Piles of RTI data

Pile of folders

Photo by Rex Roof.

(This post originally appeared on Educational Inspirations)

OK, so you managed to take on RTI.  Now you are inundated with piles of data.  Typically, when we have screened the elementary, I have piles of DIBELS books to enter.  When I get done with that and think I am in the clear, then people start putting the scores of the absent kids on post its and sending them to me.  I find them on my chair, computer, and phone.  It never ends.  Then add my evaluations of speech language kids, intervention data from teachers, and print outs of articles I intend to read when I finally run out of things to do.  I can’t find anything.  Sound familiar?

No matter how organized I set out to be each year, by October I am drowning in piles, but I have found a few things that really work for me.

First, check out Caselite Software.  For a mere $100 I have found a way to get my speech-language scheduling done quickly. The greatest thing about this is that it also keeps your records for  you.  I have not had to write anything out in triplicate since I got this.  I can track who came to therapy, absentees, and who missed therapy due to field trips, etc.  I can also record my notes from the session.  Then I can print it all for Medicaid billing.  A dream come true!  You can find this at www.caselitesoftware.com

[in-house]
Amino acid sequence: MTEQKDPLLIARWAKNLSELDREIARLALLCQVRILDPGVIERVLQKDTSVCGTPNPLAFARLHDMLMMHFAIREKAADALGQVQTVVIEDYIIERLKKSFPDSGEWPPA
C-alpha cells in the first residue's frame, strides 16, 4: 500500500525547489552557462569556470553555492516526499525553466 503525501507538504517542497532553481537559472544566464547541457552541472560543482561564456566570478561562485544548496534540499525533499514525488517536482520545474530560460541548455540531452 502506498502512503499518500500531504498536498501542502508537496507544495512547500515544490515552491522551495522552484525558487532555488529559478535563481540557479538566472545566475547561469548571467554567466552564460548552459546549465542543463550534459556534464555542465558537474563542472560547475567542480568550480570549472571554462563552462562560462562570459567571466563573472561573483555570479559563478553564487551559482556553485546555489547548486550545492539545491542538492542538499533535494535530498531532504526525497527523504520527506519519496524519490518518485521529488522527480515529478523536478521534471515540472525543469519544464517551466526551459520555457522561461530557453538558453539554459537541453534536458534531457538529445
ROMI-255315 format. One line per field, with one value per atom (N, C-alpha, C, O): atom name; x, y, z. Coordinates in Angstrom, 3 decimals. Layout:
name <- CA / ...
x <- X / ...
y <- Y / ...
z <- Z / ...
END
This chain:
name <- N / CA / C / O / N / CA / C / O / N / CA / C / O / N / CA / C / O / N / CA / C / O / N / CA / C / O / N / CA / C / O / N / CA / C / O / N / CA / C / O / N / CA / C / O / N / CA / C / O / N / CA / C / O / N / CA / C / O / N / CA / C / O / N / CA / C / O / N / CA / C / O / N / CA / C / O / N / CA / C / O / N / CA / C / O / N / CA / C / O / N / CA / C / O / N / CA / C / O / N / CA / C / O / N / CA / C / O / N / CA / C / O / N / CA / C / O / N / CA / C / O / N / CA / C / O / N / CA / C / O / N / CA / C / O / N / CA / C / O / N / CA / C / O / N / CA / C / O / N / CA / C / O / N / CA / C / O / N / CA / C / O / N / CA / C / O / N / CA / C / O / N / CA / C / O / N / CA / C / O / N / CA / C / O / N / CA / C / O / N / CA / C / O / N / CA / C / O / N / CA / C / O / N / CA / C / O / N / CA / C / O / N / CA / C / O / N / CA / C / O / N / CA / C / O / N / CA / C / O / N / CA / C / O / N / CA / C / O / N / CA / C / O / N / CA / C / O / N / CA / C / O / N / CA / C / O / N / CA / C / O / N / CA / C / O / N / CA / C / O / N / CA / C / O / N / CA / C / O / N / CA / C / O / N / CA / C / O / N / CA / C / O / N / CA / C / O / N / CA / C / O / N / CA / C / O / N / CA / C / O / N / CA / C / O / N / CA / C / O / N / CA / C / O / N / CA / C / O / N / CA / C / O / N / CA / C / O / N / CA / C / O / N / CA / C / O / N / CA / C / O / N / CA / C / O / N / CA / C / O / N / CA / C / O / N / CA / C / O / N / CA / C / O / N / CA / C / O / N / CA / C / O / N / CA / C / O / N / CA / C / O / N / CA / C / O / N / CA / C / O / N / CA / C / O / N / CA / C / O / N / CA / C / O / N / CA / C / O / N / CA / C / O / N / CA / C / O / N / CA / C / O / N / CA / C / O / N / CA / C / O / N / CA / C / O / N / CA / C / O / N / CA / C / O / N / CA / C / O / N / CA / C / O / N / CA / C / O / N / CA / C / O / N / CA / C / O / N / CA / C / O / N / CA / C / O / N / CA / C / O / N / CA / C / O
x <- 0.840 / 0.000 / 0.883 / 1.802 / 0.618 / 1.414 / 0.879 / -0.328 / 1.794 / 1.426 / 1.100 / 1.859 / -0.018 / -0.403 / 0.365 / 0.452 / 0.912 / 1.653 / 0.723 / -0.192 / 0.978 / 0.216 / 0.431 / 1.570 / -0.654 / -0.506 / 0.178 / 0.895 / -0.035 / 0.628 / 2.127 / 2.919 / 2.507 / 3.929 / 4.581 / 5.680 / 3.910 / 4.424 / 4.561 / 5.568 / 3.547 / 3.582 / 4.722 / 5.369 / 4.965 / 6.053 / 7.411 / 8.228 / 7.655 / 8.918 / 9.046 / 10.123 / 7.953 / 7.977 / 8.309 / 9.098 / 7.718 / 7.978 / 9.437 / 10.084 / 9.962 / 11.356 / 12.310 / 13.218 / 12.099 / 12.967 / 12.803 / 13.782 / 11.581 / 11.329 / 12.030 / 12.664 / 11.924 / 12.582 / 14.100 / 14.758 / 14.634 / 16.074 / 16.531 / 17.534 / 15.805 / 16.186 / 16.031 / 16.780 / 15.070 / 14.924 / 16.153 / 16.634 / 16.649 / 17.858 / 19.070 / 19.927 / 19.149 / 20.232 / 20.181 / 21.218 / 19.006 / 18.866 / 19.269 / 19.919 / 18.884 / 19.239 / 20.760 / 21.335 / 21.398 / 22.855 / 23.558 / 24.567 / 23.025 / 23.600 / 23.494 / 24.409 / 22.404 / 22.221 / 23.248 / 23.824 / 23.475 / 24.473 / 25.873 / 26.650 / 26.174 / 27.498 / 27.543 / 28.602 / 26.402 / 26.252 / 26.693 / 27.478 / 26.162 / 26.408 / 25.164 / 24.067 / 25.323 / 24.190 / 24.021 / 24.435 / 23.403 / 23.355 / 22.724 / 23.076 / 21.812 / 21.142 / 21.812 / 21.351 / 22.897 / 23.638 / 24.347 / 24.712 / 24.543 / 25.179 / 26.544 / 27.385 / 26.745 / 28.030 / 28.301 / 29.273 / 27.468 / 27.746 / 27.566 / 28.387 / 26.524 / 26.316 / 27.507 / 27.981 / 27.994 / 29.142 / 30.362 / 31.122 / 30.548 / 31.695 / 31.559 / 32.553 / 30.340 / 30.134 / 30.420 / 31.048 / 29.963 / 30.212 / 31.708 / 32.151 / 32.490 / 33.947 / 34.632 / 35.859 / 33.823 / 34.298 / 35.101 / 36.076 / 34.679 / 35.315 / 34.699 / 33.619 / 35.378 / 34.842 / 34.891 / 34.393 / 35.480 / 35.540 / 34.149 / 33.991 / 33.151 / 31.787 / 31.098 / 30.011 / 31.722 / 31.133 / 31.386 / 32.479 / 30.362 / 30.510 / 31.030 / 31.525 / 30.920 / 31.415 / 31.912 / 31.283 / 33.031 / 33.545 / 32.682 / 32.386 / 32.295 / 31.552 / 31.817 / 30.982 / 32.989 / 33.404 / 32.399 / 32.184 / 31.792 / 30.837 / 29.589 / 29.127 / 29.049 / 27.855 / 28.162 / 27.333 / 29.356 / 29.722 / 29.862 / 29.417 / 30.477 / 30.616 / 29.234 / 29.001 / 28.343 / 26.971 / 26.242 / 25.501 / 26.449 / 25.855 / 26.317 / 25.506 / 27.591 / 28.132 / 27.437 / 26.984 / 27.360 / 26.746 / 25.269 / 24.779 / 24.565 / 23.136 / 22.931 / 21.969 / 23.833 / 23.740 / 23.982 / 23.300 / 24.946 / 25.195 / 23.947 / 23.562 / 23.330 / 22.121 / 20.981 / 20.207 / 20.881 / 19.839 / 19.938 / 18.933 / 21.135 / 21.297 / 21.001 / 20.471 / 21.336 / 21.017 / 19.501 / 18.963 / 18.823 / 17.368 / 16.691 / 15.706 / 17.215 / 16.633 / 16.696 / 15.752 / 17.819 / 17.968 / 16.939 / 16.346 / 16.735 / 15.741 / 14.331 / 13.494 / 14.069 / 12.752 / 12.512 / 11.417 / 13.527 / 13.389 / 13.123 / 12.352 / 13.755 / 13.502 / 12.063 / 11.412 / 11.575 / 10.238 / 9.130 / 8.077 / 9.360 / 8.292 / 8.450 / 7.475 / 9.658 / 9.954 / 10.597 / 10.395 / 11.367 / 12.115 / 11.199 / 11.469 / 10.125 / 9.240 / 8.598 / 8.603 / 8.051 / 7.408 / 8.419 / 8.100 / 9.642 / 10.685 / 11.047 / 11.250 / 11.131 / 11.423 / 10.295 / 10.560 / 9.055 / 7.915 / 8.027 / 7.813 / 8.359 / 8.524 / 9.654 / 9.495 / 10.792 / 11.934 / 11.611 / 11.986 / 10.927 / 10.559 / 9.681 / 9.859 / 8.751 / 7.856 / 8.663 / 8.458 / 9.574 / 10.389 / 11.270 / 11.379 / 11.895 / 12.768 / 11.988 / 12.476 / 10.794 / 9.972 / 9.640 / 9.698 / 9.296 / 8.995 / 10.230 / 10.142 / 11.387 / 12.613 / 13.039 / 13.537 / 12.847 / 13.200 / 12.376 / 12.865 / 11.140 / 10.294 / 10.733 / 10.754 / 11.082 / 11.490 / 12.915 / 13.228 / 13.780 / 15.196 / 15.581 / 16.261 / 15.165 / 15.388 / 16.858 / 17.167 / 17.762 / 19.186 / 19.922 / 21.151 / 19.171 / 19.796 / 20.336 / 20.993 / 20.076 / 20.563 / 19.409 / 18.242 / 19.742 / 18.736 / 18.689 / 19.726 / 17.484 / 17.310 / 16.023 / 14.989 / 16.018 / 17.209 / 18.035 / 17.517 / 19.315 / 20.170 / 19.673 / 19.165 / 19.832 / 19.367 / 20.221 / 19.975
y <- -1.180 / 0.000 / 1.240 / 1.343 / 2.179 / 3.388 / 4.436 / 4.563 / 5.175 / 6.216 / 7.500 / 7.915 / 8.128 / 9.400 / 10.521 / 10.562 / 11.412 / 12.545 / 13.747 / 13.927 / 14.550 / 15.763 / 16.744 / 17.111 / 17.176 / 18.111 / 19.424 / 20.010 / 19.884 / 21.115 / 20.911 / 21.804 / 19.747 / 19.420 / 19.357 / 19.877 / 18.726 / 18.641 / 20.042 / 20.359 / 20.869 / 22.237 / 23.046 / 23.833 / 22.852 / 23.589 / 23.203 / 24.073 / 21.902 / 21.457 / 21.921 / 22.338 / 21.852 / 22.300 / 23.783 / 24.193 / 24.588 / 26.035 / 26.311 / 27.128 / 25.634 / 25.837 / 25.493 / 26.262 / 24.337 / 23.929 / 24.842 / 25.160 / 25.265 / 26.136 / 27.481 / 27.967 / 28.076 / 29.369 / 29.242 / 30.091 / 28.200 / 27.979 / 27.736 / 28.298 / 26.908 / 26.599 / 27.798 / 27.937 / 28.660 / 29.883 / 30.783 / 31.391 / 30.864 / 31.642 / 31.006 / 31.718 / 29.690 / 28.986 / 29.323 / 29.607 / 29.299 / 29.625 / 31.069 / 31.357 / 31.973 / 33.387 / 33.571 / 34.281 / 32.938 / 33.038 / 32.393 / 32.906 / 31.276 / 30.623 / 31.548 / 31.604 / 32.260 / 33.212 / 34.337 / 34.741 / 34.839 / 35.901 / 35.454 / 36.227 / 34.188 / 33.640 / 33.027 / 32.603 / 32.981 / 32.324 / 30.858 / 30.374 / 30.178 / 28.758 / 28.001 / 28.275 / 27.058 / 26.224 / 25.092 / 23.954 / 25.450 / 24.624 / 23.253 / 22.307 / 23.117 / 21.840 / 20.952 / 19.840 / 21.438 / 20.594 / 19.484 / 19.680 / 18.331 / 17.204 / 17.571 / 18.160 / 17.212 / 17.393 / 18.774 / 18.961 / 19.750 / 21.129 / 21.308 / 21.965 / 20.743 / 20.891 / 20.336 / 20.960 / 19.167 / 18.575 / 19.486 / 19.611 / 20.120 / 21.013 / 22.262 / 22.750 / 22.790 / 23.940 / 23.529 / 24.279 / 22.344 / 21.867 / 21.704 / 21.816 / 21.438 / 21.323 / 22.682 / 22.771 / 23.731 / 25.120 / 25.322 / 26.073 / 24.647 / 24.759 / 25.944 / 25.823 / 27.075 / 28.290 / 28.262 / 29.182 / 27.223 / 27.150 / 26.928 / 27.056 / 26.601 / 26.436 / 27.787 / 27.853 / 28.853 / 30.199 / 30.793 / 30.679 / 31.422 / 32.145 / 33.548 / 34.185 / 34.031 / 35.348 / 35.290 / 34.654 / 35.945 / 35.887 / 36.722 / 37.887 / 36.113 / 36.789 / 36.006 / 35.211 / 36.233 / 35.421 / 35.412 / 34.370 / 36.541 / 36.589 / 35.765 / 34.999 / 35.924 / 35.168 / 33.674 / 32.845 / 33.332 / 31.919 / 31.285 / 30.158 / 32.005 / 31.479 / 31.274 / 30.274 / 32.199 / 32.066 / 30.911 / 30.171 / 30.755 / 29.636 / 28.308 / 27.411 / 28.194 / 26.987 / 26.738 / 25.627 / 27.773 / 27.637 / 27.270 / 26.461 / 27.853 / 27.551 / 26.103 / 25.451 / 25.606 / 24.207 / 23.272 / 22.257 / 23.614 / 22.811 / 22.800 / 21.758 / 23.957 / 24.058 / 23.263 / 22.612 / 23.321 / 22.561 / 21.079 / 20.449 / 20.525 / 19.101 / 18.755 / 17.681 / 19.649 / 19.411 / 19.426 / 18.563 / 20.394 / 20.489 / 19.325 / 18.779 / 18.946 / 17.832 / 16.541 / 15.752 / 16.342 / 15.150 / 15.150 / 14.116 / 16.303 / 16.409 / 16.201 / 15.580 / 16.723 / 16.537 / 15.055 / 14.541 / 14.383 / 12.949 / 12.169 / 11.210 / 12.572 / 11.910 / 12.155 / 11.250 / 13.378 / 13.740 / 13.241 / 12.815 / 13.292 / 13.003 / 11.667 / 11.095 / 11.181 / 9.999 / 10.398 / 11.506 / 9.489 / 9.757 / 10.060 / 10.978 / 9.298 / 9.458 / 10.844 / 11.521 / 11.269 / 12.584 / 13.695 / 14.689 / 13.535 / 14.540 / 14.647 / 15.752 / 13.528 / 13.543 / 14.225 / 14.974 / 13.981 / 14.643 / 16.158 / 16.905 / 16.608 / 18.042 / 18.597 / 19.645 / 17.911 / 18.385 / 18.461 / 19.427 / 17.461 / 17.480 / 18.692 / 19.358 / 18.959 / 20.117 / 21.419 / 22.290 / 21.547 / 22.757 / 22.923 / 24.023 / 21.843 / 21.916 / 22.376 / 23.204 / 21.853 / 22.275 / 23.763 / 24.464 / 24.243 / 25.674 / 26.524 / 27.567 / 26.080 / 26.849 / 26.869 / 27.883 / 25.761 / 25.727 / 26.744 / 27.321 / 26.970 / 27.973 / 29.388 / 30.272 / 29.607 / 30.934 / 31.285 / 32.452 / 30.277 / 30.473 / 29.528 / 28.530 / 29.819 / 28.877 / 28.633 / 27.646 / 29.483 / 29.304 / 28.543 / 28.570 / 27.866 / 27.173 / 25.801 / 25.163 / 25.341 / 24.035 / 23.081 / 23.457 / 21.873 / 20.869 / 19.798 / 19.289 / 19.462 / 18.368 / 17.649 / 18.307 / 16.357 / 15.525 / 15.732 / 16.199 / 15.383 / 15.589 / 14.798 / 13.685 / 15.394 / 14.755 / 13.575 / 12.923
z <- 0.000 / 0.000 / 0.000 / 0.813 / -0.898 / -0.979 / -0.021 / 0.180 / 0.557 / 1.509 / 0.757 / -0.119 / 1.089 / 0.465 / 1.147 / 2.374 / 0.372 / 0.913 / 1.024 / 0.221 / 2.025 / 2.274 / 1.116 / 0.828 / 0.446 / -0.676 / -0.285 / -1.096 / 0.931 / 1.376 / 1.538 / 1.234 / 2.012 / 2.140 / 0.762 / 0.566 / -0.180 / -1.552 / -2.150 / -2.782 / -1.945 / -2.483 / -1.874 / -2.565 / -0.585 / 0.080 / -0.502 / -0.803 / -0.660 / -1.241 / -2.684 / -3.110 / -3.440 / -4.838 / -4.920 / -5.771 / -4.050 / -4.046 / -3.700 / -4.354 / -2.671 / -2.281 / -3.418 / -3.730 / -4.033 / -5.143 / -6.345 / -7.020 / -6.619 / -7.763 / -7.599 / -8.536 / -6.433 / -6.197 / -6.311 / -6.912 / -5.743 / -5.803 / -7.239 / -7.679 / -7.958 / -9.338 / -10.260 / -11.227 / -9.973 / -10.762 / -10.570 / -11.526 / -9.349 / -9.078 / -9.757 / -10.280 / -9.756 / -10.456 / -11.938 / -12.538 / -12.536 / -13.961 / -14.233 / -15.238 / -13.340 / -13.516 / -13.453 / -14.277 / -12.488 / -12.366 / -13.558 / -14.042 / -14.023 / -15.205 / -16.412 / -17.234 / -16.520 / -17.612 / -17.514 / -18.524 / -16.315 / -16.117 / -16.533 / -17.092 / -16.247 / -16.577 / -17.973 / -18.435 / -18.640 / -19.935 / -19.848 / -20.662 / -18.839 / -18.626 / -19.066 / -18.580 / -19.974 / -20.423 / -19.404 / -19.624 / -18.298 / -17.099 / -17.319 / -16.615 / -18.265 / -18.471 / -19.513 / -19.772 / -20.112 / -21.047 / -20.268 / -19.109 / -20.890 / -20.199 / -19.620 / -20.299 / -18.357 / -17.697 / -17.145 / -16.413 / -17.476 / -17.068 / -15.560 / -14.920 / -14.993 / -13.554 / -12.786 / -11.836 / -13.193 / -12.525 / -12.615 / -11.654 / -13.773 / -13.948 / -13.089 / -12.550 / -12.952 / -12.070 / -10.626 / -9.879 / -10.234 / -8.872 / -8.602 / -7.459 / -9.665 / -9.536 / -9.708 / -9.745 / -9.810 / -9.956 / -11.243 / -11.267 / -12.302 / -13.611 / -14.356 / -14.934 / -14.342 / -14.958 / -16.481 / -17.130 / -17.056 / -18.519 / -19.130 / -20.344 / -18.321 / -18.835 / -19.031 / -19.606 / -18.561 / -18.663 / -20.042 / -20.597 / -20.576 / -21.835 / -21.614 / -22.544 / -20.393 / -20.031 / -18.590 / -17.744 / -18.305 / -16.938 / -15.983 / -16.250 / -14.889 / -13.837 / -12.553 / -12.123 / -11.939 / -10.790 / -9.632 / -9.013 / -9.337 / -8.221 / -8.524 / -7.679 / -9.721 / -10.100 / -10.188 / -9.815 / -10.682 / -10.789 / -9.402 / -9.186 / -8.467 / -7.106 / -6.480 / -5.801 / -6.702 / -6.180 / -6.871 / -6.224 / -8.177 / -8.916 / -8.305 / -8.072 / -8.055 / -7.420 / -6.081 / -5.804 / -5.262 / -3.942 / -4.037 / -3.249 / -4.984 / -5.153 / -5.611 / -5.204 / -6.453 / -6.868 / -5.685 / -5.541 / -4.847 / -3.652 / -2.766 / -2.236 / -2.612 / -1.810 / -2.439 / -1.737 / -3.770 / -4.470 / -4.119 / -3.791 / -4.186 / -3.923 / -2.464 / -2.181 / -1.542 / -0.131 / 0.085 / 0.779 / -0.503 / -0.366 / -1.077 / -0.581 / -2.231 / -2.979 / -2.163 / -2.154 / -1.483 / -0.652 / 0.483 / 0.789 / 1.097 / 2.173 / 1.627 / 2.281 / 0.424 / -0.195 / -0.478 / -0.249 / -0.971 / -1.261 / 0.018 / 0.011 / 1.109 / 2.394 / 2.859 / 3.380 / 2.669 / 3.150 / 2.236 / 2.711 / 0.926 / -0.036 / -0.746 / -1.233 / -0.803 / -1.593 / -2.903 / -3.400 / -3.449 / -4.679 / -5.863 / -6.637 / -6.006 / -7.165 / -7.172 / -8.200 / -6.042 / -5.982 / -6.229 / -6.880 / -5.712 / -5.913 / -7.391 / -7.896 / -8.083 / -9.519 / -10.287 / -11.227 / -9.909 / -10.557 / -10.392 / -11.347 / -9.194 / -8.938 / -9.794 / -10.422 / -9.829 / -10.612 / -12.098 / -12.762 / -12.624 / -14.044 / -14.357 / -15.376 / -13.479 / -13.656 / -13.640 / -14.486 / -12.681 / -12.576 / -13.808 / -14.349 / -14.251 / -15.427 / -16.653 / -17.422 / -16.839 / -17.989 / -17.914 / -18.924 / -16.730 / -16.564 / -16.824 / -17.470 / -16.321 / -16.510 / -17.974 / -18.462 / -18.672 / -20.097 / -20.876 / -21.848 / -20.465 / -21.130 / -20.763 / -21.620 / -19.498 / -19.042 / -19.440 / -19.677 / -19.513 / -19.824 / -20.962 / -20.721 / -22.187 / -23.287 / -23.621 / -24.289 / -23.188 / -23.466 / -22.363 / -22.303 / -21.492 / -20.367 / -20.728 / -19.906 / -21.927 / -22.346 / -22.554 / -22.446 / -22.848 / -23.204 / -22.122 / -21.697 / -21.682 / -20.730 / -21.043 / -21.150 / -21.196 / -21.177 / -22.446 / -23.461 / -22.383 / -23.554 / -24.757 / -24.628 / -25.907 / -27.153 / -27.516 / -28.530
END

Second, for those RTI coordinators awash in a sea of intervention data sheets. A colorful little storage tower comes in really handy.  Mardels has perfect storage towers.  I put blank Tier 1 sheets in the first drawer, blank Tier 2 sheets in the second drawer, and completed data sheets to be filed, in drawer 3.  I color code the Tier sheets to make them easy to spot.  A bright pink for Tier 1 and bright yellow for Tier 2.  I put raw screening data sheets collected three times a year in the next drawer.  Then I use the remaining drawers for materials I am using daily for intervention groups such as timers, reading passages, etc. I keep this tower right next to the door in my room.  Teachers have figured out where I keep data sheets and just send students to get what they need.  This cuts down on more post it notes from teachers asking for data sheets.  So, one less thing to worry about.

I also have a file bin divided by grade level for RTI files.  Every student in our school that receives interventions has a file folder.  Pink folders for Tier 1 students and Yellow folders for Tier 2 students (the file folder colors correspond to the Tier sheet colors).  I always write the student name in pencil in case they move from a pink to a yellow folder.  All the intervention data the teachers turn in is filed in this folder.  It transfers across years so if a student was receiving interventions last year we just add to the file.  If a student goes to Tier 3 (full evaluation for us) we have all the interventions already compiled.

How about you–how do you stay organized?

Nicole Power is an SLP and literacy consultant at Bethany Public Schools in Bethany, Oklahoma.  She provides language/literacy therapy as well as intervention primarily to elementary students.  Nicole is the district coordinator for the Response to Intervention program and collaborates with teachers and other specialists to provide high quality instruction to struggling students.  She presents area workshops and created and directs the Oklahoma School SLP Conference.